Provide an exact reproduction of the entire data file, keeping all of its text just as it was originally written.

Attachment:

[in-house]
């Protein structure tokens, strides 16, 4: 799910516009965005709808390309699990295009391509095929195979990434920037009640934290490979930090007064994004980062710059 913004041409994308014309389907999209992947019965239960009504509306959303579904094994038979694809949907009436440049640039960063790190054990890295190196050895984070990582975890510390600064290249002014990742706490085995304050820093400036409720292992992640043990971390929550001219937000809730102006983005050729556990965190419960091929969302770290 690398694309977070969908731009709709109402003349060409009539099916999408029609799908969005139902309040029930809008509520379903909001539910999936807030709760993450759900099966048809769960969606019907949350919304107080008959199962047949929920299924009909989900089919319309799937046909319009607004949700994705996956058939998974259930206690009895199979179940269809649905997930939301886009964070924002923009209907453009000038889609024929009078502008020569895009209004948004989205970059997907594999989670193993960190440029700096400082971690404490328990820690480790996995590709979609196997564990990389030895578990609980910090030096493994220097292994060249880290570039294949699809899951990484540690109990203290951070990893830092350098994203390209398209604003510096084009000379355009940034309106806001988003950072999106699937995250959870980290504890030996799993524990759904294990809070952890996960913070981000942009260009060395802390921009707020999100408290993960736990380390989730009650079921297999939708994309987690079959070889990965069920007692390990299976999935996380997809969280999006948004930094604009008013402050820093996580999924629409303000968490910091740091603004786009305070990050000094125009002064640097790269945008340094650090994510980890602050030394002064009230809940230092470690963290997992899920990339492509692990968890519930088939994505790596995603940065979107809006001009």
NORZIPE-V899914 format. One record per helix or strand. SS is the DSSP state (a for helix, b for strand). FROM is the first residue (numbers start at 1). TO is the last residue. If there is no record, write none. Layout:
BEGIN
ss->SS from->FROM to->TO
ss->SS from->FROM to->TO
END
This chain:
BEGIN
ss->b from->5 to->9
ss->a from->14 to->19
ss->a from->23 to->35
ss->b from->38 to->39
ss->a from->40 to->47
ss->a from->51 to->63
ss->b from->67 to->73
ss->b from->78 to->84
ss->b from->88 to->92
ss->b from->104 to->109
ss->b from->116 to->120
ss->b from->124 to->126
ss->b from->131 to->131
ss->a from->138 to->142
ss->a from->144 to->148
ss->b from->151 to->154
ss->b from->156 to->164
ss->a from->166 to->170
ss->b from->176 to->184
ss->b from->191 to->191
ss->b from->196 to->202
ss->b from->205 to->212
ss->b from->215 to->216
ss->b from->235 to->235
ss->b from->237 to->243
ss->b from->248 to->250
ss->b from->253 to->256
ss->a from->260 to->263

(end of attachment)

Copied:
[in-house]
């Protein structure tokens, strides 16, 4: 799910516009965005709808390309699990295009391509095929195979990434920037009640934290490979930090007064994004980062710059 913004041409994308014309389907999209992947019965239960009504509306959303579904094994038979694809949907009436440049640039960063790190054990890295190196050895984070990582975890510390600064290249002014990742706490085995304050820093400036409720292992992640043990971390929550001219937000809730102006983005050729556990965190419960091929969302770290 690398694309977070969908731009709709109402003349060409009539099916999408029609799908969005139902309040029930809008509520379903909001539910999936807030709760993450759900099966048809769960969606019907949350919304107080008959199962047949929920299924009909989900089919319309799937046909319009607004949700994705996956058939998974259930206690009895199979179940269809649905997930939301886009964070924002923009209907453009000038889609024929009078502008020569895009209004948004989205970059997907594999989670193993960190440029700096400082971690404490328990820690480790996995590709979609196997564990990389030895578990609980910090030096493994220097292994060249880290570039294949699809899951990484540690109990203290951070990893830092350098994203390209398209604003510096084009000379355009940034309106806001988003950072999106699937995250959870980290504890030996799993524990759904294990809070952890996960913070981000942009260009060395802390921009707020999100408290993960736990380390989730009650079921297999939708994309987690079959070889990965069920007692390990299976999935996380997809969280999006948004930094604009008013402050820093996580999924629409303000968490910091740091603004786009305070990050000094125009002064640097790269945008340094650090994510980890602050030394002064009230809940230092470690963290997992899920990339492509692990968890519930088939994505790596995603940065979107809006001009």
NORZIPE-V899914 format. One record per helix or strand. SS is the DSSP state (a for helix, b for strand). FROM is the first residue (numbers start at 1). TO is the last residue. If there is no record, write none. Layout:
BEGIN
ss->SS from->FROM to->TO
ss->SS from->FROM to->TO
END
This chain:
BEGIN
ss->b from->5 to->9
ss->a from->14 to->19
ss->a from->23 to->35
ss->b from->38 to->39
ss->a from->40 to->47
ss->a from->51 to->63
ss->b from->67 to->73
ss->b from->78 to->84
ss->b from->88 to->92
ss->b from->104 to->109
ss->b from->116 to->120
ss->b from->124 to->126
ss->b from->131 to->131
ss->a from->138 to->142
ss->a from->144 to->148
ss->b from->151 to->154
ss->b from->156 to->164
ss->a from->166 to->170
ss->b from->176 to->184
ss->b from->191 to->191
ss->b from->196 to->202
ss->b from->205 to->212
ss->b from->215 to->216
ss->b from->235 to->235
ss->b from->237 to->243
ss->b from->248 to->250
ss->b from->253 to->256
ss->a from->260 to->263